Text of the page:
Nearly 106 million U.S. consumers are unable to secure credit at mainstream rates either because they are credit invisible, unscoreable by conventional credit scores, or have a subprime or below credit score according to new research released today by Experian® and Oliver Wyman. The research shows that by using expanded data sets such as rental payments, trended data, utility information and more, and advanced analytics in their decisioning, lenders can improve access to credit for nearly 50 million credit invisible and unscoreable consumers, as well as millions of consumers currently considered subprime.
“We are committed to providing lenders with the right tools and insights to drive financial inclusion and have seen significant progress in recent years with many leading lenders leveraging expanded Fair Credit Reporting Act regulated data and advanced analytics,” said Greg Wright, Chief Product Officer and Executive Vice President at Experian Consumer Information Services. “Yet, as an industry, we can and must do better to ensure more consumers can access financial services at affordable rates. While the findings show we are moving in the right direction, financial access depends on complete industry adoption of new data and insights as well as business practices that proactively address the historical gap that’s existed in serving more consumers.”
Access to fair and affordable credit can help consumers get a college degree, buy a car or home, start or expand a business and ultimately help establish careers, build wealth and achieve greater financial success. Yet, in Financial Inclusion and Access to Credit, Experian and Oliver Wyman find 42 percent of the adult population lacks a conventional credit score in the range that would typically enable access to credit at mainstream rates.
Additional key findings include:
- Nineteen percent of American adults do not have a conventional credit score. This includes 28 million adult Americans who are credit invisible and 21 million who are unscoreable. An additional 57 million have subprime or below credit scores
- Credit invisibility more frequently impacts underserved communities with 26% of Hispanic consumers and 28% of Black consumers unscoreable or invisible compared to 16% of White and Asian consumers
- Credit invisibility often impacts younger consumers, with 40% of credit invisibles in the United States under 25
- Immigrants and consumers from low-income neighborhoods are more likely to face barriers in accessing mainstream financial services
The report shows lenders can expand access to credit for currently underserved consumers by increasing the number of consumers they can assess and by improving their ability to identify the true credit quality of borrowers. Leveraging expanded data, or nontraditional credit data, and advanced analytics can help lenders achieve both.
According to Experian’s research, when advanced analytics and machine learning are combined with expanded data sets as they are with Experian’s Lift Premium™ score, 96 percent of applicants can be scored, including an estimated 65 percent of the credit invisible population and the entire conventionally unscoreable population. This is significantly greater than the 81 percent of consumers that can be scored by conventional scores. In addition, 6 million consumers whose conventional scores are subprime could be upgraded to near-prime or above based on the expanded data used in the score.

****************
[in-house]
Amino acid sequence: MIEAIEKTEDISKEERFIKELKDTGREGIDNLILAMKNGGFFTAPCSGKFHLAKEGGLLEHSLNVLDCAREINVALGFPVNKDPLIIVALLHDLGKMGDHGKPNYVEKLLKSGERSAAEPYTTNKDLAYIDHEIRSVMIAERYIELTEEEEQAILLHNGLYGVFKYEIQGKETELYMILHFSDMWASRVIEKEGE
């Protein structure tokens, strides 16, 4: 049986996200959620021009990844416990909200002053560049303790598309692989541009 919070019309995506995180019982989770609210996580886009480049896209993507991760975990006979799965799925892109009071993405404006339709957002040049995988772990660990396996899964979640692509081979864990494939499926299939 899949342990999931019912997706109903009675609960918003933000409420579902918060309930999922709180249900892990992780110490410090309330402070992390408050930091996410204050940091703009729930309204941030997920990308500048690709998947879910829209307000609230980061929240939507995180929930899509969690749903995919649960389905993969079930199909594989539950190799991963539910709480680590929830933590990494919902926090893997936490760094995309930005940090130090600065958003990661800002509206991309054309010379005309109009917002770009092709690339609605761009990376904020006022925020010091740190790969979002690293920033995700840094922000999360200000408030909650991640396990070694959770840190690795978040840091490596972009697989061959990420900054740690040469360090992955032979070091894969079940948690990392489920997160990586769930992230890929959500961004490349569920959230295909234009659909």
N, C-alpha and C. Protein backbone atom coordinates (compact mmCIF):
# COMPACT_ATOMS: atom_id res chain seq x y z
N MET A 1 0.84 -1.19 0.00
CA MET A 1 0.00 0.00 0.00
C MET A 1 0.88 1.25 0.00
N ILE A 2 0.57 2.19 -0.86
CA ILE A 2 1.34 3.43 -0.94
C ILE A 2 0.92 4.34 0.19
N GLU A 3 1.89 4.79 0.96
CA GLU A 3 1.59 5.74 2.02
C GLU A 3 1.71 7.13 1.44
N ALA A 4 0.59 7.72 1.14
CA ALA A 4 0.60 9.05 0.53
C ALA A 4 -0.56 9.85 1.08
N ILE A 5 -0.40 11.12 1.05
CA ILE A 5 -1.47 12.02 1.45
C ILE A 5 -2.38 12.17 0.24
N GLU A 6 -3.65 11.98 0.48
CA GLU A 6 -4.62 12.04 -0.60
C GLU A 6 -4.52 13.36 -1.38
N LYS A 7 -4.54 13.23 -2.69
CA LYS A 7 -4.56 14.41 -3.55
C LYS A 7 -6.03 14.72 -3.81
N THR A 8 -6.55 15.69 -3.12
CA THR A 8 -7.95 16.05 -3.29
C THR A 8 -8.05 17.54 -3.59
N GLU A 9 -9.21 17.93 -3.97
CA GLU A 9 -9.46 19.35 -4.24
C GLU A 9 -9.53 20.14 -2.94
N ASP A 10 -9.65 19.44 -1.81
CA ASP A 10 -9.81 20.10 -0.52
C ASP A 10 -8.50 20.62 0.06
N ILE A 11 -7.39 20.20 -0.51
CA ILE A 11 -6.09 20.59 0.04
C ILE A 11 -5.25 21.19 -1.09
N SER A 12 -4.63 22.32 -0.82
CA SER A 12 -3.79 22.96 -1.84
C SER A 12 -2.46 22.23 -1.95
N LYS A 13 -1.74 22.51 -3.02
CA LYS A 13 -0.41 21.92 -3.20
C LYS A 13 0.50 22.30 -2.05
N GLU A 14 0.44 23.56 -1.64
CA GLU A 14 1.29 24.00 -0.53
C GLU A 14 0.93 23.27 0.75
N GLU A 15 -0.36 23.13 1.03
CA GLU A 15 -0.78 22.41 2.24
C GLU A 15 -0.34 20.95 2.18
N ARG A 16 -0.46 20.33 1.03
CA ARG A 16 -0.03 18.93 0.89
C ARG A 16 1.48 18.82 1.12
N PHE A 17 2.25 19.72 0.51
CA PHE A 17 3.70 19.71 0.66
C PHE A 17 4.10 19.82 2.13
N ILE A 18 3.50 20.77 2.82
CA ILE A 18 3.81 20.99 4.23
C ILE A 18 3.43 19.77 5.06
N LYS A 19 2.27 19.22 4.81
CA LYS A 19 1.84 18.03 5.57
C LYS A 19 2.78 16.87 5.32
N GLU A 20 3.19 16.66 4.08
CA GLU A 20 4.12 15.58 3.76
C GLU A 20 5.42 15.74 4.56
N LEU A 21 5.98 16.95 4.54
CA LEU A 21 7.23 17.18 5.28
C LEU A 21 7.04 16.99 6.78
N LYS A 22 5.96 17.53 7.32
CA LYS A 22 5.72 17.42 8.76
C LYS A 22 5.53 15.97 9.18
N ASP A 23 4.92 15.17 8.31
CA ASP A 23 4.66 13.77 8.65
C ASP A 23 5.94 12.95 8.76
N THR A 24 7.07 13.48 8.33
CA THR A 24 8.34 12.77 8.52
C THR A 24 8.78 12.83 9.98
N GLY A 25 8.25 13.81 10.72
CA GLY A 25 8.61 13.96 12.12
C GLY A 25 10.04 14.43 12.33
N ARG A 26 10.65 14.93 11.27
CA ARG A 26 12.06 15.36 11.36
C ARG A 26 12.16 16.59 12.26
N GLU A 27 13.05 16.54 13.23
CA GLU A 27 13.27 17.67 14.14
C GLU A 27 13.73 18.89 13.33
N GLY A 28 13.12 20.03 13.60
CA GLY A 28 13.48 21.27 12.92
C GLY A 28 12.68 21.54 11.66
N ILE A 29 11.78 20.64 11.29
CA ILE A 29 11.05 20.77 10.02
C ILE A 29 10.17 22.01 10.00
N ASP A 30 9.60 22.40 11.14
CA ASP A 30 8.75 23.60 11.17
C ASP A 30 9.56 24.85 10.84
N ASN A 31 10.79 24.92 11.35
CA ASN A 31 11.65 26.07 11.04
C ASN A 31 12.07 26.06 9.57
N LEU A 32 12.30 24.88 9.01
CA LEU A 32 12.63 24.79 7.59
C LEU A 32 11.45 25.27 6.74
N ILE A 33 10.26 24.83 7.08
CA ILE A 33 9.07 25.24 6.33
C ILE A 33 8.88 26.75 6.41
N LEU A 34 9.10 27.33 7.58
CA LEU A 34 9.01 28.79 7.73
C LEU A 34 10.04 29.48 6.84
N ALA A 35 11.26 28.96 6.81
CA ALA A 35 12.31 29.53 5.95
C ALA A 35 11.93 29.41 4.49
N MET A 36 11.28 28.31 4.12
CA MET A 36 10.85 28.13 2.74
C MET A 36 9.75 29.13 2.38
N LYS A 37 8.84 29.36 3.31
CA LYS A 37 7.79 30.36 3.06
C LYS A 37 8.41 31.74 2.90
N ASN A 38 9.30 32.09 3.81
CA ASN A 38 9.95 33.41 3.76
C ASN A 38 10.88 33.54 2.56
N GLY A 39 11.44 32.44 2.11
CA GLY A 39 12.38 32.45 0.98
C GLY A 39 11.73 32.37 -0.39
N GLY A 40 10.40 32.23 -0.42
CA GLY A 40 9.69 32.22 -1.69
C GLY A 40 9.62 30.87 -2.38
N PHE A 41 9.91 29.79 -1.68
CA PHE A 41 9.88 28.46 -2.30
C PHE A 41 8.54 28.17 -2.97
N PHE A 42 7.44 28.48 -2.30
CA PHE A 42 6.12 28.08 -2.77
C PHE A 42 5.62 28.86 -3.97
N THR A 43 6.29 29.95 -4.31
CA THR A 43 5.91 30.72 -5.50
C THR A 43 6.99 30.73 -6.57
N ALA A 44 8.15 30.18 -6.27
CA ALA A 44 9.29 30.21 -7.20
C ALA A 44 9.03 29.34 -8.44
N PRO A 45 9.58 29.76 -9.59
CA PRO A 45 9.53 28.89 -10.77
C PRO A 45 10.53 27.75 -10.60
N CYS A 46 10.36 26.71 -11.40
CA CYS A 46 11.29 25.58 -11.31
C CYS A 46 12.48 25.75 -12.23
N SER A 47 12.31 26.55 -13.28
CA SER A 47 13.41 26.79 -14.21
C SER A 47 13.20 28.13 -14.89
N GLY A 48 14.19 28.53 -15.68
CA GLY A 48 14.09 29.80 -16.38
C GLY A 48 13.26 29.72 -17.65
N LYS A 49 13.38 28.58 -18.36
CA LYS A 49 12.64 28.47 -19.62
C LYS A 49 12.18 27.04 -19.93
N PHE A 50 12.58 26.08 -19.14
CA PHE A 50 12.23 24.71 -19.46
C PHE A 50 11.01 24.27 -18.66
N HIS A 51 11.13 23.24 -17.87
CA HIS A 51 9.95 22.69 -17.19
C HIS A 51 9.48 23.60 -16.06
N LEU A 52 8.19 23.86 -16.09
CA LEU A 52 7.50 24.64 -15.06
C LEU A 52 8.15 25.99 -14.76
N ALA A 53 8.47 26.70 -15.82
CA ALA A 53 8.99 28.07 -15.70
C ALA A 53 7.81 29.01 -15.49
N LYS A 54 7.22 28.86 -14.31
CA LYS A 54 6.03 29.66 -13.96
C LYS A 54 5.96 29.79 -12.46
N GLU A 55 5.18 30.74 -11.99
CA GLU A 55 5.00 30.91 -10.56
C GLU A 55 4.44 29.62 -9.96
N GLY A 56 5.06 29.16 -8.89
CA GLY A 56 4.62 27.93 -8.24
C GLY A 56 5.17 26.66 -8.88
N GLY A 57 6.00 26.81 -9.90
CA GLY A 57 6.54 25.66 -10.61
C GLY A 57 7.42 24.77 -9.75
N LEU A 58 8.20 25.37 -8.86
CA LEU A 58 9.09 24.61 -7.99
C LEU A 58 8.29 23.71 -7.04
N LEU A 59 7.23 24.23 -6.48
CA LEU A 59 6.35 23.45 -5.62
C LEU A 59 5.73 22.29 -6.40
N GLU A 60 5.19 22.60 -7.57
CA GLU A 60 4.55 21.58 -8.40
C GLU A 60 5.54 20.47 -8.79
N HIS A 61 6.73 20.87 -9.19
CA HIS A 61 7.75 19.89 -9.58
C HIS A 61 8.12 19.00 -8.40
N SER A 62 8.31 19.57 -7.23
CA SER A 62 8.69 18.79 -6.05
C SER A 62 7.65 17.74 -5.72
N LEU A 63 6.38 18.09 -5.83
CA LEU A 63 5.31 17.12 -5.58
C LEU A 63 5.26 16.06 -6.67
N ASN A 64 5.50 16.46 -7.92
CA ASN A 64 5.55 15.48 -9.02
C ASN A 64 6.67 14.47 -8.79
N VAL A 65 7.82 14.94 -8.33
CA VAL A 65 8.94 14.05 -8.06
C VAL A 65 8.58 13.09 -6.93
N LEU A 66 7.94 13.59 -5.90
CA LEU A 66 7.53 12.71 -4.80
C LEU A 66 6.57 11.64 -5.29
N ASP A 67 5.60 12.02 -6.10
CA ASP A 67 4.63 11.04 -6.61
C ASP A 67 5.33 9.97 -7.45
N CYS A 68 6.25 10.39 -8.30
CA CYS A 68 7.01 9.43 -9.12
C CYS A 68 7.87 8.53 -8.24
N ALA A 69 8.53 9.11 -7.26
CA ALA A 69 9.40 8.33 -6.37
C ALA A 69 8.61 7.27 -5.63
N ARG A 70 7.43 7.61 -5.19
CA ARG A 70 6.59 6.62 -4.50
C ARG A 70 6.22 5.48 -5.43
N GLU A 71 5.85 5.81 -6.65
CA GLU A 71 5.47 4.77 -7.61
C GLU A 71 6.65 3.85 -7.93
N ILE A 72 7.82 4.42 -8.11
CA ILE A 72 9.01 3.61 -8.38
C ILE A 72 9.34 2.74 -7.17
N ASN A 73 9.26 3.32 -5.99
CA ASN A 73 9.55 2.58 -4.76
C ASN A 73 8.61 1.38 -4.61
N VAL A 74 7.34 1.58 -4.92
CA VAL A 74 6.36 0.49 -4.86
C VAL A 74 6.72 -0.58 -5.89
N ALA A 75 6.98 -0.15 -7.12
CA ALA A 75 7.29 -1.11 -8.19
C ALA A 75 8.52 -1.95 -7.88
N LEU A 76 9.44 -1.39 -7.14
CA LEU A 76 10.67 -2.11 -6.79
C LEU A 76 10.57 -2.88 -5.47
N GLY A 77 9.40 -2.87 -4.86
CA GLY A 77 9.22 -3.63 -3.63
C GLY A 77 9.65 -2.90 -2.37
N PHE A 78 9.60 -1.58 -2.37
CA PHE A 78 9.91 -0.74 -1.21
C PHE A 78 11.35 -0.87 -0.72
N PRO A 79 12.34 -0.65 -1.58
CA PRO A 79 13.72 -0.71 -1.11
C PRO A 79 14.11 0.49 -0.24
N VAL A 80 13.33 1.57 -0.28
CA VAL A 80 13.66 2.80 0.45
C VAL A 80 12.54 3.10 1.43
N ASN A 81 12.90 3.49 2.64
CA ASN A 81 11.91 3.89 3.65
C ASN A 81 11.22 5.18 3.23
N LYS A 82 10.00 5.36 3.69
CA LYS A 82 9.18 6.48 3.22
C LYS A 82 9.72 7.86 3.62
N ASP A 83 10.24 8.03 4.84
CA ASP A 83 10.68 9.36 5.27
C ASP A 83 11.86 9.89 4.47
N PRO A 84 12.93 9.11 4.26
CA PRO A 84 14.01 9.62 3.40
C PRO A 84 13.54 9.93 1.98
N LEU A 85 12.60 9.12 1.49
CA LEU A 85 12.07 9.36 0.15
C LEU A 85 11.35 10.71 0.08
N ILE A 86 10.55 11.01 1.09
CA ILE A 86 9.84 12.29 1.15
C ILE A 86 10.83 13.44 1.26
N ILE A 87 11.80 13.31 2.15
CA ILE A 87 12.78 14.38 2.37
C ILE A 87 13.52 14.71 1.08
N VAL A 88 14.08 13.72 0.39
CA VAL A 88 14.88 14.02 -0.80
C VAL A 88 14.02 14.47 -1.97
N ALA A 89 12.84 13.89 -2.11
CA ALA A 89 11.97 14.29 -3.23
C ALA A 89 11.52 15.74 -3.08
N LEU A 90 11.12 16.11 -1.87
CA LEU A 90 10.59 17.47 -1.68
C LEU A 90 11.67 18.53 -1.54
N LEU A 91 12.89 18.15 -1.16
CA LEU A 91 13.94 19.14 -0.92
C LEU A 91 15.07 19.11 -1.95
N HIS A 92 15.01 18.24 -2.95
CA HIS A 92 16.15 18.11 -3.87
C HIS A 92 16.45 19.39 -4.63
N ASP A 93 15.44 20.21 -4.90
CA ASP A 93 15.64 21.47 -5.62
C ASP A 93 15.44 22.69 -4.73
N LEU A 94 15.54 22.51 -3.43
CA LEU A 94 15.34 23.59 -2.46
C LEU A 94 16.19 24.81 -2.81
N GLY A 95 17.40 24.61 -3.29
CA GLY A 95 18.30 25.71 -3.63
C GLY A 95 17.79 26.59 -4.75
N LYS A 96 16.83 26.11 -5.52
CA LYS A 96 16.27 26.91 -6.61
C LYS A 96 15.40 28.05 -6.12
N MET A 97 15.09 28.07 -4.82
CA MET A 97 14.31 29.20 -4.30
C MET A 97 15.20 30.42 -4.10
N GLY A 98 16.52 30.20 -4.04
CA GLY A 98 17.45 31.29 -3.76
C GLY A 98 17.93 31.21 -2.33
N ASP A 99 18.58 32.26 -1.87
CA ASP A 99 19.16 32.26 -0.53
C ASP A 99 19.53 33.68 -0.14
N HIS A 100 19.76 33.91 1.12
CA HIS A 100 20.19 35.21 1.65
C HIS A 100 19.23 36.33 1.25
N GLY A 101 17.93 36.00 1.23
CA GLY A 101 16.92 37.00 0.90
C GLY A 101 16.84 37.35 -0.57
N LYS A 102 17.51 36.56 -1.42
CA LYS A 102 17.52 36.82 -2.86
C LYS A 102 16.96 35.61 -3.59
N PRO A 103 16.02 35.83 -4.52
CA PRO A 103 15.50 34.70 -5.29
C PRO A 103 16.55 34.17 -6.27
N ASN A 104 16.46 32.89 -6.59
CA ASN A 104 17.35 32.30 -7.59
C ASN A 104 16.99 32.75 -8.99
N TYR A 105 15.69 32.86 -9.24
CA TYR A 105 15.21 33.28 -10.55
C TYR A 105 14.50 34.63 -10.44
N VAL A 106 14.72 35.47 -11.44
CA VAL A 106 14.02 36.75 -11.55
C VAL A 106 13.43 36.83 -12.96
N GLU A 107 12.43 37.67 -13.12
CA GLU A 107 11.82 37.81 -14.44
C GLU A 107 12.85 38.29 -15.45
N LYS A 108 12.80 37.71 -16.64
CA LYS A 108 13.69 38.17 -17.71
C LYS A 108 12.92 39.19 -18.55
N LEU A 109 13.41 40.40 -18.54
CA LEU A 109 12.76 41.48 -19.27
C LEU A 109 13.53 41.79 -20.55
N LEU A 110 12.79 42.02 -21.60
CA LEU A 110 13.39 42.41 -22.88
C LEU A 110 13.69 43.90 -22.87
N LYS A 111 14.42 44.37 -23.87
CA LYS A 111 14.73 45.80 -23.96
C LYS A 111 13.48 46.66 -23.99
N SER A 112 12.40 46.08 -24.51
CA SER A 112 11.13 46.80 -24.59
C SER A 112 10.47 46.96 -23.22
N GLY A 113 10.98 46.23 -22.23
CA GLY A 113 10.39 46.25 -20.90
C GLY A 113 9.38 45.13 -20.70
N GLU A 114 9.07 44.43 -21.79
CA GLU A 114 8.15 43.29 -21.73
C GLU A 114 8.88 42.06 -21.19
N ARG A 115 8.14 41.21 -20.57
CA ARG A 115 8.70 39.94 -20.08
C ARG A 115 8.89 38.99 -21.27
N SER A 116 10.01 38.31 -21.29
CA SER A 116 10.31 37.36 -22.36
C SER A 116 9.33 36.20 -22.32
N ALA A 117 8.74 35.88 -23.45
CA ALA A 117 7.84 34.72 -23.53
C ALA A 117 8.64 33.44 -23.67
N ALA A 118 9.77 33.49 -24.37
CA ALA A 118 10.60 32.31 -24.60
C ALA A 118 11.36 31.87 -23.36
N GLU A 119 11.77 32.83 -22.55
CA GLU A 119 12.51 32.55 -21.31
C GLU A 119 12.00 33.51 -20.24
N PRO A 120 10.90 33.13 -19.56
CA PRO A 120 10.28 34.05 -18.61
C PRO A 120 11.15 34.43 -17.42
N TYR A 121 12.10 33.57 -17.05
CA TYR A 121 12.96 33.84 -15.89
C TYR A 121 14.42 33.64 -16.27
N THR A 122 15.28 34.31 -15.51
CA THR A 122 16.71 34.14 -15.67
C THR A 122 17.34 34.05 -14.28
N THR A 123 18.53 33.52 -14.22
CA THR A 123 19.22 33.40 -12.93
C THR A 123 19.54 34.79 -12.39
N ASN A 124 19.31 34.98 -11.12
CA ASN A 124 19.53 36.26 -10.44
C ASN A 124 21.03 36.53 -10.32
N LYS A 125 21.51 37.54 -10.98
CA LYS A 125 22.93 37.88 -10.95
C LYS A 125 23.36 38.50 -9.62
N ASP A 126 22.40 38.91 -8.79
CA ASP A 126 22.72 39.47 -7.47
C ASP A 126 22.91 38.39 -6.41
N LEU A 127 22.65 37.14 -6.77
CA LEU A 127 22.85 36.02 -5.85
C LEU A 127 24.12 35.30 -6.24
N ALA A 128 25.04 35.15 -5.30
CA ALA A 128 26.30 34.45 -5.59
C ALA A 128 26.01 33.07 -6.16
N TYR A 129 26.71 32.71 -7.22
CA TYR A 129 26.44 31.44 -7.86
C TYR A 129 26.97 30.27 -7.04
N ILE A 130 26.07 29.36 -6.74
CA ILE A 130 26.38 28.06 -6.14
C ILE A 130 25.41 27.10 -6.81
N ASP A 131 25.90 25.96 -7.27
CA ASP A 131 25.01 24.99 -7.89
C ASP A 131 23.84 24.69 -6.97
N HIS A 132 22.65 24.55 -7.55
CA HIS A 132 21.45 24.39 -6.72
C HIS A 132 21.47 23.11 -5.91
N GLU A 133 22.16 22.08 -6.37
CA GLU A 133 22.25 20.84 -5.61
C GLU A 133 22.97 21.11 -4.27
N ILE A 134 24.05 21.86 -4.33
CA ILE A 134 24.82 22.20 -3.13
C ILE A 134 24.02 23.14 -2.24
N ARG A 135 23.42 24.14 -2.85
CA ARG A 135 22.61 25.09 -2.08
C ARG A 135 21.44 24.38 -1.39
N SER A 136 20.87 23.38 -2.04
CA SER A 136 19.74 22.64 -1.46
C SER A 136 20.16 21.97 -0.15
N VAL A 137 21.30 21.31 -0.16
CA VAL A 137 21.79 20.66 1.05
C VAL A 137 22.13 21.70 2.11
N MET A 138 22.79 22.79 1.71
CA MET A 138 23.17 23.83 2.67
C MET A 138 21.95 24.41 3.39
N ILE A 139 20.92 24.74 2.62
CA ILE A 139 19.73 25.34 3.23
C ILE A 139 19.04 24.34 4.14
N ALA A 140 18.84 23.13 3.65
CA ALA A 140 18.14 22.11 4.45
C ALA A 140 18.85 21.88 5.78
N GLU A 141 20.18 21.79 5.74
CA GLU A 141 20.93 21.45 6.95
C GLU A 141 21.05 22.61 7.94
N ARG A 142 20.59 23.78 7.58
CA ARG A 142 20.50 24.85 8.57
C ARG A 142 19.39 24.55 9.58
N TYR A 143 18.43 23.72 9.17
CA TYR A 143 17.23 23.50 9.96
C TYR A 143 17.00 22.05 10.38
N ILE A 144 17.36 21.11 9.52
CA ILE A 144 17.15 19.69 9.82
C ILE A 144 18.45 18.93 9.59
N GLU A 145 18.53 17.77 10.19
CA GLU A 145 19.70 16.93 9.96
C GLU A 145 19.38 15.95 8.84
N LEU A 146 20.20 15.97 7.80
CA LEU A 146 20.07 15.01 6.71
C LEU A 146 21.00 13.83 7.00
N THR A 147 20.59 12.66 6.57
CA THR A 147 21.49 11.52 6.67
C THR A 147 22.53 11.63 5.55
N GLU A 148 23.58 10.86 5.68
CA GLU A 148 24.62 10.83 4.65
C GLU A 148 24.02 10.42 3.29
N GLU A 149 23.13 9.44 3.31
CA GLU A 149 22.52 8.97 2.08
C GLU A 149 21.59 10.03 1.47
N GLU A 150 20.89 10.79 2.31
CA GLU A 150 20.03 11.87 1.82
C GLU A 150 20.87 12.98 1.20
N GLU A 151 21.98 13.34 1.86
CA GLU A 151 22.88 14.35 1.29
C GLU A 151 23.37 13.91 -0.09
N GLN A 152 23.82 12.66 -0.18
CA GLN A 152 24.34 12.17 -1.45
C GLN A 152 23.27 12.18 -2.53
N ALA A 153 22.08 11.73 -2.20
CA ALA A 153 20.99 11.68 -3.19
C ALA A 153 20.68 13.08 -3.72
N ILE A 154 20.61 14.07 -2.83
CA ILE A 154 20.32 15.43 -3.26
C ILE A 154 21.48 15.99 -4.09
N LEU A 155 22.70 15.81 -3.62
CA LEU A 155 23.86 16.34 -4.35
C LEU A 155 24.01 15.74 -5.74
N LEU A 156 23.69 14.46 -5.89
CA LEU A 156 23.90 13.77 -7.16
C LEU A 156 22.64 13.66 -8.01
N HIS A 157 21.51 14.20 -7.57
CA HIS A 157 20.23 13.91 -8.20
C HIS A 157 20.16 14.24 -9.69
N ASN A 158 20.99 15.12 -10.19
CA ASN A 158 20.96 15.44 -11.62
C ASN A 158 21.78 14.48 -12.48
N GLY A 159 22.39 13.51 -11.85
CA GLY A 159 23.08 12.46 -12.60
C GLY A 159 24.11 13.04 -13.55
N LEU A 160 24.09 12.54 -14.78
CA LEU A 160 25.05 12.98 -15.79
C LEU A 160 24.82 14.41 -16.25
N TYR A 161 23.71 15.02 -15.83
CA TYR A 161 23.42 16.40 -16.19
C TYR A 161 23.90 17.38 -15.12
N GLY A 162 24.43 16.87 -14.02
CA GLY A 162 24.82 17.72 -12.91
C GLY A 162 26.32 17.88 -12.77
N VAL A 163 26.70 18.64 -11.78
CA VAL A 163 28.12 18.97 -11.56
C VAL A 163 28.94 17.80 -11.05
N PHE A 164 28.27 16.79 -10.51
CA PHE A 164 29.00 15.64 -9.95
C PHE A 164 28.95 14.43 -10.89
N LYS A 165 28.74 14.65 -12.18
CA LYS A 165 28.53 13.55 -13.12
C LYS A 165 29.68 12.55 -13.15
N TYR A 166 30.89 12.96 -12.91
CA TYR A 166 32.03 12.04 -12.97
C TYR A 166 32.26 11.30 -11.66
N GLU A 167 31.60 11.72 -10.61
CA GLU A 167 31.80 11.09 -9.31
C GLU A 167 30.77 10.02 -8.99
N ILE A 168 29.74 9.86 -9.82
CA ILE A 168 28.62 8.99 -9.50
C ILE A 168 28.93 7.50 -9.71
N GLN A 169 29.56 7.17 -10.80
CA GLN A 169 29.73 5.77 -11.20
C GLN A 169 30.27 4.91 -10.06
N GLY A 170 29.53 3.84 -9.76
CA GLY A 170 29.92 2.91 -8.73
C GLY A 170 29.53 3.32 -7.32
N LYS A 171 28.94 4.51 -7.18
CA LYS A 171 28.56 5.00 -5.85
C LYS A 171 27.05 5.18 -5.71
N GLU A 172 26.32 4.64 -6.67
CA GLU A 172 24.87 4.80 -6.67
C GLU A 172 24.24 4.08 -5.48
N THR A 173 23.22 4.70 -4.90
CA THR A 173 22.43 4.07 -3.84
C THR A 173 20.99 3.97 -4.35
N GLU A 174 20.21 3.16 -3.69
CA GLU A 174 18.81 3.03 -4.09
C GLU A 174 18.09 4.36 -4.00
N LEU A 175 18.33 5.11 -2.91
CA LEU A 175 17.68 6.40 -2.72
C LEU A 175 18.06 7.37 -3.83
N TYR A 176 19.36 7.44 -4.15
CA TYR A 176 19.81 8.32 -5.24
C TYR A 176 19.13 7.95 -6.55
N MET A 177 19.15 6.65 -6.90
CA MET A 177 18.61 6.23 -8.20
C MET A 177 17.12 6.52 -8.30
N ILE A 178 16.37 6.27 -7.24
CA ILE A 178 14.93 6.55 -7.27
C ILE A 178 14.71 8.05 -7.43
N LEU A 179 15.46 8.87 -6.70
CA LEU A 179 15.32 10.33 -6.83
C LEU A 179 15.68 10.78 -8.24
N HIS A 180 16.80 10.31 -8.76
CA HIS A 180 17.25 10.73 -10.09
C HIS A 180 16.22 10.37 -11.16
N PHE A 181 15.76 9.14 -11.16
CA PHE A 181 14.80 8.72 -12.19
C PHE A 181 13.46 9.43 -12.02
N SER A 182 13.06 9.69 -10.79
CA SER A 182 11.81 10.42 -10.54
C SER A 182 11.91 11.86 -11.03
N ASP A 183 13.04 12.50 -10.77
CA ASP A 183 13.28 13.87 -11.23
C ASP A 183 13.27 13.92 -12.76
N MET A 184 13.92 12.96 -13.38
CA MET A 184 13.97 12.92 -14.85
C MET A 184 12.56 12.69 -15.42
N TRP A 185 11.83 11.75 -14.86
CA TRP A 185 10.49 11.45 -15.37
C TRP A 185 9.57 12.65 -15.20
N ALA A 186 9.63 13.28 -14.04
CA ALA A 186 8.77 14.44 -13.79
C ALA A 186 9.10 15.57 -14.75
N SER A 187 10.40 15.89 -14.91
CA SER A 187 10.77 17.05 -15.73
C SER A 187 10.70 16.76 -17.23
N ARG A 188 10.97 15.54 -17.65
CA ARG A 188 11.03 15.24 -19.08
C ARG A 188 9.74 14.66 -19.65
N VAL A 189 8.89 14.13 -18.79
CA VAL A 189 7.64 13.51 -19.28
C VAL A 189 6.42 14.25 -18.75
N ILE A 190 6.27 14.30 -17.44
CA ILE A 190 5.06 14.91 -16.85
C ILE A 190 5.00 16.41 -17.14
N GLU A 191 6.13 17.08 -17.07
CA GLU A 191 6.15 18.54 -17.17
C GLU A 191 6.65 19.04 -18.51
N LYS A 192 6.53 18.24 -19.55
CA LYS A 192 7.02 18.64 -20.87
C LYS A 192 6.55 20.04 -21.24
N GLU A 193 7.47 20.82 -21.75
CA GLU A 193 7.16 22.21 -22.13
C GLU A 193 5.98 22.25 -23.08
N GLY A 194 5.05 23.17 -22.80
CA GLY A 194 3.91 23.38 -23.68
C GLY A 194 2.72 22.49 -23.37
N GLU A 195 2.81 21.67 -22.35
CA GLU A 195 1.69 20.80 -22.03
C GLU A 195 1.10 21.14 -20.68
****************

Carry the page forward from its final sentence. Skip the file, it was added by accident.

“Now is the time to begin leveraging sophisticated tools like Experian Lift Premium™ to ensure all consumers can get the credit they deserve,” added Wright.
The report also points to increased opportunities to further drive financial inclusion with expanded data sets, including utility payments, rental payments, consumer permissioned data and bank account data. One example noted is Experian Boost™. Since launching in 2019, nearly 9 million consumers have enrolled in Experian Boost to improve their credit scores by adding their on-time cell phone, utility and video streaming service payments directly to their Experian credit file1.
Lenders increasingly can utilize not only their own relationship banking data, but consumer-permissioned data from other financial accounts to improve their credit decisions. The use of consumer-permissioned data in underwriting, once the exclusive province of fintech disruptors, is expanding among mainstream lenders.
“Responsibly expanding access to credit is both an untapped business opportunity, and a chance to have positive social impact in our communities and with historically disadvantaged groups,” said Mike Hepinstall, Partner at Oliver Wyman. “Better identifying and serving creditworthy customers is an opportunity to grow while doing good.”
For more information and to download the complete report, please visit: https://us-go.experian.com/driving-growth-with-greater-credit-access-white-paper?cmpid=pr-release
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About Oliver Wyman
Oliver Wyman is a global leader in management consulting. With offices in 60 cities across 29 countries, Oliver Wyman combines deep industry knowledge with specialized expertise in strategy, operations, risk management, and organization transformation. The firm has more than 5,000 professionals around the world who work with clients to optimize their business, improve their operations and risk profile, and accelerate their organizational performance to seize the most attractive opportunities. Oliver Wyman is a business of Marsh McLennan [NYSE: MMC]. For more information, visit www.oliverwyman.com. Follow Oliver Wyman on Twitter @OliverWyman.
1 Results may vary. Some may not see improved scores or approval odds. Not all lenders use Experian credit files, and not all lenders use scores impacted by Experian Boost.
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